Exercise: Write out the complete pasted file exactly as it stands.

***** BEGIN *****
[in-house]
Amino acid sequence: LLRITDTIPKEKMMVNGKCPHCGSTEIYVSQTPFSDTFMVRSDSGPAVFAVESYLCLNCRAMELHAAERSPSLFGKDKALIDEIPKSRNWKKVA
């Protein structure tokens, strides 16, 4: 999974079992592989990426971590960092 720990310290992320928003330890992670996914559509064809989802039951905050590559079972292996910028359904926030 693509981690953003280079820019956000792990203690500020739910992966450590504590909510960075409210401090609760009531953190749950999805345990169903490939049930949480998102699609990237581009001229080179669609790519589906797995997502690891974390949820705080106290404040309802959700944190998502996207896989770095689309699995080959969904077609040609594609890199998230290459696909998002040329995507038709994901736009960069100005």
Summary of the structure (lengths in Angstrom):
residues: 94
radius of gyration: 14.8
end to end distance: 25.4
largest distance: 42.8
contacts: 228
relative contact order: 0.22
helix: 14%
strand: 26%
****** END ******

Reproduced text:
[in-house]
Amino acid sequence: LLRITDTIPKEKMMVNGKCPHCGSTEIYVSQTPFSDTFMVRSDSGPAVFAVESYLCLNCRAMELHAAERSPSLFGKDKALIDEIPKSRNWKKVA
């Protein structure tokens, strides 16, 4: 999974079992592989990426971590960092 720990310290992320928003330890992670996914559509064809989802039951905050590559079972292996910028359904926030 693509981690953003280079820019956000792990203690500020739910992966450590504590909510960075409210401090609760009531953190749950999805345990169903490939049930949480998102699609990237581009001229080179669609790519589906797995997502690891974390949820705080106290404040309802959700944190998502996207896989770095689309699995080959969904077609040609594609890199998230290459696909998002040329995507038709994901736009960069100005």
Summary of the structure (lengths in Angstrom):
residues: 94
radius of gyration: 14.8
end to end distance: 25.4
largest distance: 42.8
contacts: 228
relative contact order: 0.22
helix: 14%
strand: 26%